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Rosie May Geraghty (8) sets her candle in place

Rosie May Geraghty (8) sets her candle in place

Rosie May Geraghty (8) sets her candle in place

On the eve of the shortest day, households around the country shone a light from their windows yesterday in a show of solidarity and a symbol of hope for the year ahead.

As part of the Creative Ireland Programme, national and local public buildings across the country were lit up, as were Irish embassies and missions overseas.

RTÉ had a special Shine Your Light broadcast featuring Clannad, Damien Dempsey and Sharon Shannon among others.

"In what has been a very difficult year with considerable sadness and darkness, we've also seen the remark-able resilience of the Irish people," RTÉ director general Dee Forbes said.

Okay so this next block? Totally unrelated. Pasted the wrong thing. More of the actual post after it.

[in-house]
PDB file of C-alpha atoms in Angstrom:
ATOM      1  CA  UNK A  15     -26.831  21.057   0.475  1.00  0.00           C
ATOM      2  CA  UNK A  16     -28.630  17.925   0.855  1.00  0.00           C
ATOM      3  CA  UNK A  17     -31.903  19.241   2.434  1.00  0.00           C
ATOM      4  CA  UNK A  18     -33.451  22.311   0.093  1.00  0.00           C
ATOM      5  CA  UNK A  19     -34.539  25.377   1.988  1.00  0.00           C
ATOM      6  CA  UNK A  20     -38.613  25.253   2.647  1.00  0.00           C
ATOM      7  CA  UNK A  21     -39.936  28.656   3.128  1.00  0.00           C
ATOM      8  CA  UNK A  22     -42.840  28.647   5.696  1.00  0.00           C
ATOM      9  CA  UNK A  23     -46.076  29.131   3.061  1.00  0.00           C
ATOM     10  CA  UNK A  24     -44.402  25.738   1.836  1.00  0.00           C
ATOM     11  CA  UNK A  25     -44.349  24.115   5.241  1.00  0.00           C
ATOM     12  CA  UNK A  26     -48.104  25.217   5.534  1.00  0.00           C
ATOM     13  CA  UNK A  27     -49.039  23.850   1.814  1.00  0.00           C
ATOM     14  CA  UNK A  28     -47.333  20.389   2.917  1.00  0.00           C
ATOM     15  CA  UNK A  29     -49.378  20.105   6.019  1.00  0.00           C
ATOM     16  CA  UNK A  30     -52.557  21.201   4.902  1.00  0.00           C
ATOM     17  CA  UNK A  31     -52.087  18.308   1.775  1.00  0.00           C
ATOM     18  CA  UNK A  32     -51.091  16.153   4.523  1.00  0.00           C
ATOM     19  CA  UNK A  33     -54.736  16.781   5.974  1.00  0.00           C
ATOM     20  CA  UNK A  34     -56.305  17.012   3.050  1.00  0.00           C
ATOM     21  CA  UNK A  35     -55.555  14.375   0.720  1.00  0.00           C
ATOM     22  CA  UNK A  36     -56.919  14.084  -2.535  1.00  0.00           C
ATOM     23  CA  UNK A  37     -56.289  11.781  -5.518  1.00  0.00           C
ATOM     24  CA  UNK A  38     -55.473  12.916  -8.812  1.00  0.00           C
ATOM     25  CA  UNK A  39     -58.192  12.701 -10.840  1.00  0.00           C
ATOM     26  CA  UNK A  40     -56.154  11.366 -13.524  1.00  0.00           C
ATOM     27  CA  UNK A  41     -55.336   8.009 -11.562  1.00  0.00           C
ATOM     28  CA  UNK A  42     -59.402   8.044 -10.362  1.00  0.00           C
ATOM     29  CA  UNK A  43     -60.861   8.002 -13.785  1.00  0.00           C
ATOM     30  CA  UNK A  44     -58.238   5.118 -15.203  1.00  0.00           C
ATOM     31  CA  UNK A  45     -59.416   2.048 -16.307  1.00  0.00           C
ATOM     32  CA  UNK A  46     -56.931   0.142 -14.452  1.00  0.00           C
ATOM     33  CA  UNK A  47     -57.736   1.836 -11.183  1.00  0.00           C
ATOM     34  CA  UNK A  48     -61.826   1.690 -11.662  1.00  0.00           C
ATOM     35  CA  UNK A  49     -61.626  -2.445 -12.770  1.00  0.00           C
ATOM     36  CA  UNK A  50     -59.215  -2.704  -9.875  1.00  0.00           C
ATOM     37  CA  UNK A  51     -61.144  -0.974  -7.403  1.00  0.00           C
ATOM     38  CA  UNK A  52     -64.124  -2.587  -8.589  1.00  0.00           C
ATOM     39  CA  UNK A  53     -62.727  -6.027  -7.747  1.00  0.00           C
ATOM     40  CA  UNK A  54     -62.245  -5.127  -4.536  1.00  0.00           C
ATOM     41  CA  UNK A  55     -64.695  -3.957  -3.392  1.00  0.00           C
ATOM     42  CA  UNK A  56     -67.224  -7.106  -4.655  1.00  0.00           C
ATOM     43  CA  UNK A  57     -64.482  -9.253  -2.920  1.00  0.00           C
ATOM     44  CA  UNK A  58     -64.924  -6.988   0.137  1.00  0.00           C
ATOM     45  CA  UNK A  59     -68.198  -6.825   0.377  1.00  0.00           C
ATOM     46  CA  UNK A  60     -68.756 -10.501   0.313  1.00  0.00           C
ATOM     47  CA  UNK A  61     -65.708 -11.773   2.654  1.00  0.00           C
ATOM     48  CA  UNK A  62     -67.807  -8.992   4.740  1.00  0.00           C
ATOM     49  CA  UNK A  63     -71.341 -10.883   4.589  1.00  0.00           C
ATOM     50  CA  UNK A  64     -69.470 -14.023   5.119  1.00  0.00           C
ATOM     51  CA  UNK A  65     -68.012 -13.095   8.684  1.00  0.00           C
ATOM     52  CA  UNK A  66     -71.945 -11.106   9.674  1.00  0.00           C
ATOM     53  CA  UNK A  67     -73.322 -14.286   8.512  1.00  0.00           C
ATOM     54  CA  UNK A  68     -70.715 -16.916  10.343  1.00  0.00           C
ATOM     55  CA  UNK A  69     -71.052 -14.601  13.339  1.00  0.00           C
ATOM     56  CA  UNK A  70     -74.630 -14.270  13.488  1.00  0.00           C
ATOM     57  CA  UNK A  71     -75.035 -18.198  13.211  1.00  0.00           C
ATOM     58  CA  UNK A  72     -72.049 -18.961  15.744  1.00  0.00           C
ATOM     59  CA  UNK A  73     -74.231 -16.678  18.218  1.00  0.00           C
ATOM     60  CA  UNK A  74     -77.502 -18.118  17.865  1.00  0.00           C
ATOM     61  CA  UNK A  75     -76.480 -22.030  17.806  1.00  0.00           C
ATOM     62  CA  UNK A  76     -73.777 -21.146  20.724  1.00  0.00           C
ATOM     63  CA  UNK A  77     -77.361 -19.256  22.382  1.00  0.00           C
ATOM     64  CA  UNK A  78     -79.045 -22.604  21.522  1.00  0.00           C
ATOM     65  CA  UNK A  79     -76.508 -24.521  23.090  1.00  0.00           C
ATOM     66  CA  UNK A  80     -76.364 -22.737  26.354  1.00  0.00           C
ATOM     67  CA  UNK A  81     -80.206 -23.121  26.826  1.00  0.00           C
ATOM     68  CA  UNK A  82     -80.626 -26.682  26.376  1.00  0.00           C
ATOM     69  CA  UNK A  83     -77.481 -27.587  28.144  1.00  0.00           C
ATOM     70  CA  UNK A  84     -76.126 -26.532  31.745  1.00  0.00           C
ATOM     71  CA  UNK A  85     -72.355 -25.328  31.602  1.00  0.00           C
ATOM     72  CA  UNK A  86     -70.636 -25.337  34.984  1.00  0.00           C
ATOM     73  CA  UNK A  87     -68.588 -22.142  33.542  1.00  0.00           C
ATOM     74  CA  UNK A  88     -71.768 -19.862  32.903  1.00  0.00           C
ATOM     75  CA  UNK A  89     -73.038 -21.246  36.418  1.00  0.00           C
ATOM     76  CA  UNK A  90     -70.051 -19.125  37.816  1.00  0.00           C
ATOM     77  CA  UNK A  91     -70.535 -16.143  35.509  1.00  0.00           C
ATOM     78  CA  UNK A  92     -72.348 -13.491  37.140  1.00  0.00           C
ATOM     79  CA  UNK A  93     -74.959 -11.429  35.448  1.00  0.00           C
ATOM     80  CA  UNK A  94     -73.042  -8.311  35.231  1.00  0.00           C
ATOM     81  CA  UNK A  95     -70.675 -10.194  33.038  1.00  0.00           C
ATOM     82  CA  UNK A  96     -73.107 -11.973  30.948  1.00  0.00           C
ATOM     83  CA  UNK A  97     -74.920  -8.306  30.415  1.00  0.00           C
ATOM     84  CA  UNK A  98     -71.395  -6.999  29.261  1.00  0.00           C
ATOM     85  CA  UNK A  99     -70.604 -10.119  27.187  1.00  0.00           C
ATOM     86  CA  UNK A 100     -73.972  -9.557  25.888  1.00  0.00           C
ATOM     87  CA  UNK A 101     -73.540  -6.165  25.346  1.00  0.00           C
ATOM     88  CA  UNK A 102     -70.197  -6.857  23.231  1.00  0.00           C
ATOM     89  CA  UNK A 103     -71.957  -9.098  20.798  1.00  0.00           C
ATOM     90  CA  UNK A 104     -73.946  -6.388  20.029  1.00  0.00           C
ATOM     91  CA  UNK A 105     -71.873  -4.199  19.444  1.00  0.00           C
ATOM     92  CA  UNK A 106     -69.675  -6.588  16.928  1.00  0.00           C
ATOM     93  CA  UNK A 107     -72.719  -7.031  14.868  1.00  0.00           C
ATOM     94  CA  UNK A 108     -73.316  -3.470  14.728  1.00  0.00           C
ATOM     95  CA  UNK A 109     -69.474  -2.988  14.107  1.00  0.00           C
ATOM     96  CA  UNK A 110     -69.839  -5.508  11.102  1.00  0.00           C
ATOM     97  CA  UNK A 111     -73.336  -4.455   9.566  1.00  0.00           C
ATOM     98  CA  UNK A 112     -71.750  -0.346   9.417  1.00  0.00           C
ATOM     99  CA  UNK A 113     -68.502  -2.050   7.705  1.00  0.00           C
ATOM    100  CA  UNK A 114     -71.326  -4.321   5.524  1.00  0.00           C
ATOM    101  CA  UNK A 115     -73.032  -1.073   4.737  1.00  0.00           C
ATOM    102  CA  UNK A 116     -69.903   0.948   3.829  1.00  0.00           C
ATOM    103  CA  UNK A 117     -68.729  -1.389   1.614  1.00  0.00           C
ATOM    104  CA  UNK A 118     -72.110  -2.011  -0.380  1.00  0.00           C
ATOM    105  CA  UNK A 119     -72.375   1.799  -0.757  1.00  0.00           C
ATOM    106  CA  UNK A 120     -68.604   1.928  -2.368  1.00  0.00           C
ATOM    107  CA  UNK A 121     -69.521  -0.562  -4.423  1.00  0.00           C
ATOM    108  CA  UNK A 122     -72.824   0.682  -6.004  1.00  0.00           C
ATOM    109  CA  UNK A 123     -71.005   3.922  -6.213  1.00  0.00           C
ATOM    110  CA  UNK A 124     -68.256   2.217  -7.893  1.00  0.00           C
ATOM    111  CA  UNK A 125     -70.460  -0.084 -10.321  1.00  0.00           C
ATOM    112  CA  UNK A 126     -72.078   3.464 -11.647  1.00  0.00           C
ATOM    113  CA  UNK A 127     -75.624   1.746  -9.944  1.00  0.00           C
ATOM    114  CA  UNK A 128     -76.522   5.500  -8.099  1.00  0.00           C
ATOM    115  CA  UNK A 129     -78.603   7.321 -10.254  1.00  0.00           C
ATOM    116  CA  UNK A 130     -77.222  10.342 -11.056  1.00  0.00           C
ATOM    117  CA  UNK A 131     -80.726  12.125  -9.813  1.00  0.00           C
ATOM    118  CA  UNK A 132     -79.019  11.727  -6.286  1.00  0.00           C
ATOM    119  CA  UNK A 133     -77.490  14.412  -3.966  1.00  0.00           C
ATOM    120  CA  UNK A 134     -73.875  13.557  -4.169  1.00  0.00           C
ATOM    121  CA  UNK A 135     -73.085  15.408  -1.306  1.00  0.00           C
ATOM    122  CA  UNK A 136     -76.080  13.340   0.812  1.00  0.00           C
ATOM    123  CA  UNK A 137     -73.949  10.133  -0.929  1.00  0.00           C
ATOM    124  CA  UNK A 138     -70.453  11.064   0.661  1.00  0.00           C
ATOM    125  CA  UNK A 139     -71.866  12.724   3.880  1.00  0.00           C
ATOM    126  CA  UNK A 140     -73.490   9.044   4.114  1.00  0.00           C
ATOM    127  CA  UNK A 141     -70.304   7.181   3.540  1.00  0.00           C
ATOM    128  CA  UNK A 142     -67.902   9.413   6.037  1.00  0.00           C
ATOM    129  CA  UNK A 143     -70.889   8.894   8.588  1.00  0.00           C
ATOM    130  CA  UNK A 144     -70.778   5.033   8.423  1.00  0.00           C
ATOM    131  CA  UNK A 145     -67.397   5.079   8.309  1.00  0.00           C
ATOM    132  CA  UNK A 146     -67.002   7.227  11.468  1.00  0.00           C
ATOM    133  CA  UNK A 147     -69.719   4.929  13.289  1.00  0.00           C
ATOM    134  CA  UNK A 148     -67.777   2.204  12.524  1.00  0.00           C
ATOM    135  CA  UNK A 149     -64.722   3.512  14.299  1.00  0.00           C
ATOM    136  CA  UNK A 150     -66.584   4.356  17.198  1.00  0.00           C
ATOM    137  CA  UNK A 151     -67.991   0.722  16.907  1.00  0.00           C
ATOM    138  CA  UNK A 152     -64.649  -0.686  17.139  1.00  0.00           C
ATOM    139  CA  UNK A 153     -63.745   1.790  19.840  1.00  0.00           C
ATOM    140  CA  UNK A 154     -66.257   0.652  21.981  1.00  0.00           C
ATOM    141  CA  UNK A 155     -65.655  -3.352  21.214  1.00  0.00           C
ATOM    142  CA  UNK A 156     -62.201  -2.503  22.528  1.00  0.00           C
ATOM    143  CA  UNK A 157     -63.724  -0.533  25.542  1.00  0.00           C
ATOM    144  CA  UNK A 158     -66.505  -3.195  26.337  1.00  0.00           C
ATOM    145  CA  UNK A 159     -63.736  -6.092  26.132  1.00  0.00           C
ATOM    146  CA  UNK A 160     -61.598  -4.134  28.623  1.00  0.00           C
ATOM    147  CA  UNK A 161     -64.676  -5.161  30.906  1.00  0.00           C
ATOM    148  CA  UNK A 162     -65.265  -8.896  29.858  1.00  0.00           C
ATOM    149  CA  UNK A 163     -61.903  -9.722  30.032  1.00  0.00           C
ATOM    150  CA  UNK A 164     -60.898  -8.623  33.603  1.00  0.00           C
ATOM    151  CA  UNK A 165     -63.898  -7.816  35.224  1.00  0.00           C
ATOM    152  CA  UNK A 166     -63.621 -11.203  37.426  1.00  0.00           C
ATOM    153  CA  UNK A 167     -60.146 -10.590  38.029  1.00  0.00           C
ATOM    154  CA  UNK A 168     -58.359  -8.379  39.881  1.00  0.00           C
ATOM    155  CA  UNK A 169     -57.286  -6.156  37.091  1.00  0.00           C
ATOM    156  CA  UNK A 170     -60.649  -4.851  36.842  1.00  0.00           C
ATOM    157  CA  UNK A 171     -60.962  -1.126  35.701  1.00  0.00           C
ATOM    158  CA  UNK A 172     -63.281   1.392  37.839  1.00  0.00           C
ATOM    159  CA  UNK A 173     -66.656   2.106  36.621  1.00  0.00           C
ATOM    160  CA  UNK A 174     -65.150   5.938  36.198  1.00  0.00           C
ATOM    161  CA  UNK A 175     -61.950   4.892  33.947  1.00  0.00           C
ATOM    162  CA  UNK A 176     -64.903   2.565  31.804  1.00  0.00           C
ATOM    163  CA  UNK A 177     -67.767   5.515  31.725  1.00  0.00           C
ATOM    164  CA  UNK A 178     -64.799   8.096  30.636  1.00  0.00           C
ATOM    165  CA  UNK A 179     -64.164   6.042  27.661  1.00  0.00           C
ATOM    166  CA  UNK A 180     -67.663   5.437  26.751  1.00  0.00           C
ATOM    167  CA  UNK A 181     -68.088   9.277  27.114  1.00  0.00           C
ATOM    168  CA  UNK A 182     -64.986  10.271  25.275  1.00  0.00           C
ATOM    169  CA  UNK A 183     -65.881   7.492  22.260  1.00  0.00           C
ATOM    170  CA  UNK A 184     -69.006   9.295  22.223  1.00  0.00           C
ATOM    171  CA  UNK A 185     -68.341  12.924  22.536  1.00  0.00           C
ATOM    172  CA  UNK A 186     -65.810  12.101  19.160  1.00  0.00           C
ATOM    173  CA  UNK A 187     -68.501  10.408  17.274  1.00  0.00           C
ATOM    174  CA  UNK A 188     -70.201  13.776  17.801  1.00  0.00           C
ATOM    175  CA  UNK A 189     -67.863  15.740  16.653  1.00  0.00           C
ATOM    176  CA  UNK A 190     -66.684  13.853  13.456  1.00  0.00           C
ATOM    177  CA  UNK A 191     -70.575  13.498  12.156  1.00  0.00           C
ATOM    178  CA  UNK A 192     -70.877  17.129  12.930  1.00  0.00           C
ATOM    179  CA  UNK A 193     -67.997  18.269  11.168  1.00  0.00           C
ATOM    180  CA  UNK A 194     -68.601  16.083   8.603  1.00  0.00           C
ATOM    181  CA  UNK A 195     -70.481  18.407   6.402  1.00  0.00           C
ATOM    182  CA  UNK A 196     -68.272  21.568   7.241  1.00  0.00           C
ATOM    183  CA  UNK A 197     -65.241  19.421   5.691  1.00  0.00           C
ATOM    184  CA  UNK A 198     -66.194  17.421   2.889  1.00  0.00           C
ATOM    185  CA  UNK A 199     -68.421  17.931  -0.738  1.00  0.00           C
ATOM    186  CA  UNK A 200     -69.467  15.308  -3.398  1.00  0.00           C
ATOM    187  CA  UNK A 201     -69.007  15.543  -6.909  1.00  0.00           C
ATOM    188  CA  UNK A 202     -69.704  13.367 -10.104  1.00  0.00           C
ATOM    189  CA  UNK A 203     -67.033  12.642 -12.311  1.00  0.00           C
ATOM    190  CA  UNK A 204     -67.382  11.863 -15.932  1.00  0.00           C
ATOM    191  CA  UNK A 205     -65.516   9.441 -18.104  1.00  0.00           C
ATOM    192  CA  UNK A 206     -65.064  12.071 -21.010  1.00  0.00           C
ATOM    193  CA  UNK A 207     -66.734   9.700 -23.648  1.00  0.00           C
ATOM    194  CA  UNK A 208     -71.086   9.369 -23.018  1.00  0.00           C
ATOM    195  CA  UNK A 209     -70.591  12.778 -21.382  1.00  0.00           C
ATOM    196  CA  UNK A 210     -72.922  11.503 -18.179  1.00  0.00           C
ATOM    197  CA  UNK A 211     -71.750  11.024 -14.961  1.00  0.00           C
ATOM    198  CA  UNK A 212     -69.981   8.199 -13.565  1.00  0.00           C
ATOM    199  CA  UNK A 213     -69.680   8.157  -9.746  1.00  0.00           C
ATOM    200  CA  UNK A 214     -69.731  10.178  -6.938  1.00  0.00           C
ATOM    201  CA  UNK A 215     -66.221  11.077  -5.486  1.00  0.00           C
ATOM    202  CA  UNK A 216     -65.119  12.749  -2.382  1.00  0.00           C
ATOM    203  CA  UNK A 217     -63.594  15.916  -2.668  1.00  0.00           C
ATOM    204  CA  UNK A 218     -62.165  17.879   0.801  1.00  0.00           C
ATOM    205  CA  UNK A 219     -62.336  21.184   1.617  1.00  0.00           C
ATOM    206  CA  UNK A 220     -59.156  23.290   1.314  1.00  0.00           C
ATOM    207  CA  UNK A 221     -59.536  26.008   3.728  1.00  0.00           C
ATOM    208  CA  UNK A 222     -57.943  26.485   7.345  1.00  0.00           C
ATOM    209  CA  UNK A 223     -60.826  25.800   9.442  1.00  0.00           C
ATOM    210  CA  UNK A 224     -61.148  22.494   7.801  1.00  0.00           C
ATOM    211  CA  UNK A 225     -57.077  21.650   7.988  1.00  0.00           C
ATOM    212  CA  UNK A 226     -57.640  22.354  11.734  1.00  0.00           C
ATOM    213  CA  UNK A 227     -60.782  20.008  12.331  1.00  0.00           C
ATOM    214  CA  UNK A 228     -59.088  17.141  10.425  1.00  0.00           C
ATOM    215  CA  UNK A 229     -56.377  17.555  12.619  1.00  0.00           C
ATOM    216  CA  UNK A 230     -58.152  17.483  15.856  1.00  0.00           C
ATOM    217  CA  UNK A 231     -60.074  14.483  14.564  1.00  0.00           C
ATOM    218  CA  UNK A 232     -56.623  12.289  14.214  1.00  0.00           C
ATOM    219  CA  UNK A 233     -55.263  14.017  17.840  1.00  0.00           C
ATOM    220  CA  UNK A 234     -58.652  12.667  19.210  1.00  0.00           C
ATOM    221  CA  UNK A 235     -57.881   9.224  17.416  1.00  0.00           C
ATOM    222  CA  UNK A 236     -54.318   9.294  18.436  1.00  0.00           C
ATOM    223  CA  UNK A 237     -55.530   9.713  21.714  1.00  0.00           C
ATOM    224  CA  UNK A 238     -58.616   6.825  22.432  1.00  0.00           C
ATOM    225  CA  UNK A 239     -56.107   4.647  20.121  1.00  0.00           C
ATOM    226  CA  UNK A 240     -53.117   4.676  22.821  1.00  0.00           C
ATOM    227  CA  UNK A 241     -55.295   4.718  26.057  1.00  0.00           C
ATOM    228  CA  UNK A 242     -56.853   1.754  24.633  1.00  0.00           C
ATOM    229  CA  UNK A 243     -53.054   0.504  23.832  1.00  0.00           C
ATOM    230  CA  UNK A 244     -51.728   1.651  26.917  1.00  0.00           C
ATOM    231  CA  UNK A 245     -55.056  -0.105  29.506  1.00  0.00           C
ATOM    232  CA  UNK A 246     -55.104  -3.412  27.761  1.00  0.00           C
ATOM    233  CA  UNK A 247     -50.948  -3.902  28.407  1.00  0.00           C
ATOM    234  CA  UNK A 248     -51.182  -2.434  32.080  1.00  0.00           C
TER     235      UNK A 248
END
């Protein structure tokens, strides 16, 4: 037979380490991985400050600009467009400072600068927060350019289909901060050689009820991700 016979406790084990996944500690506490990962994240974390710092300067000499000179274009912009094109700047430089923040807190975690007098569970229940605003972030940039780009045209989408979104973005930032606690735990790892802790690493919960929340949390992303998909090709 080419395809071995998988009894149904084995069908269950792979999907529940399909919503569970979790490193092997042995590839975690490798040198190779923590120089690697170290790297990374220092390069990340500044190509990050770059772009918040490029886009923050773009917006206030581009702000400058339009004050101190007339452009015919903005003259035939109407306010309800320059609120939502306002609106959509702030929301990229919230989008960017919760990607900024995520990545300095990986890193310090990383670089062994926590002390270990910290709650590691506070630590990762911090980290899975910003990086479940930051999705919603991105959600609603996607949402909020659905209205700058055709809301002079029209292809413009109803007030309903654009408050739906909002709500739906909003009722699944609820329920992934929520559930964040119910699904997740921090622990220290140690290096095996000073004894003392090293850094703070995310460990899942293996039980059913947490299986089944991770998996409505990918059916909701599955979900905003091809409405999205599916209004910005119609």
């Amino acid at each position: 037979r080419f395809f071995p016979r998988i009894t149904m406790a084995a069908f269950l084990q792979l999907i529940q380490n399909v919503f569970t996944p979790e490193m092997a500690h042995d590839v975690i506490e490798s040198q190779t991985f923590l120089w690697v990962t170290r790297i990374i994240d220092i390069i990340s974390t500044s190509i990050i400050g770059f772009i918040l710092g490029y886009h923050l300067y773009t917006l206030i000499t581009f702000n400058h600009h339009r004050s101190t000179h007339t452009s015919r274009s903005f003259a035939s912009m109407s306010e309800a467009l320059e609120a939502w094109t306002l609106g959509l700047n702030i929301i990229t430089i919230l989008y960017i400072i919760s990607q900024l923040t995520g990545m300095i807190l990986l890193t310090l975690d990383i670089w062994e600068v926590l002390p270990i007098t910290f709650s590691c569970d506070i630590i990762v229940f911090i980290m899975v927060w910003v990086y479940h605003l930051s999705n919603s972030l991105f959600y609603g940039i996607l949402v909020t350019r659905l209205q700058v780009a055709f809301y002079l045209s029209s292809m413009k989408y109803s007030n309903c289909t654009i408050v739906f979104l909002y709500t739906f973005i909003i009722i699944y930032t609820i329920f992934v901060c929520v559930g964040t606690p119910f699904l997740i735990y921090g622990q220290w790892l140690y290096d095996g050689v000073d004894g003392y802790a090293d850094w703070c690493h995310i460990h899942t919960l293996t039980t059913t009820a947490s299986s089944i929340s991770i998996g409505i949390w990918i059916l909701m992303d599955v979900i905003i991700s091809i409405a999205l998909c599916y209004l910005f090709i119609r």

She added that the broadcast was to allow people to come together to reflect on the year gone by and remember those who have been lost "as we also look to the future with hope on the eve of the solstice".

The annual Newgrange Winter Solstice event is being streamed live today by the Office of Public Works (OPW) as people for the first time were asked to not visit the historical site in Co Meath because of the Covid-19 pandemic.

The solstice marks the shortest day and the longest night of the year.

Regrettable

At sunrise during the winter solstice at Newgrange, light shines through the roof box into the passage, lighting up the chamber of the 5,200-year-old tomb for 17 minutes.

OPW minister Patrick O'Donovan said it was regrett- able that the public were not allowed to visit Newgrange for the solstice this year.

"I realise that this will come as a disappointment, but at all times the OPW has to be mindful of government guidelines in relation to Covid-19 and the health and safety of our visitors is paramount," he said.


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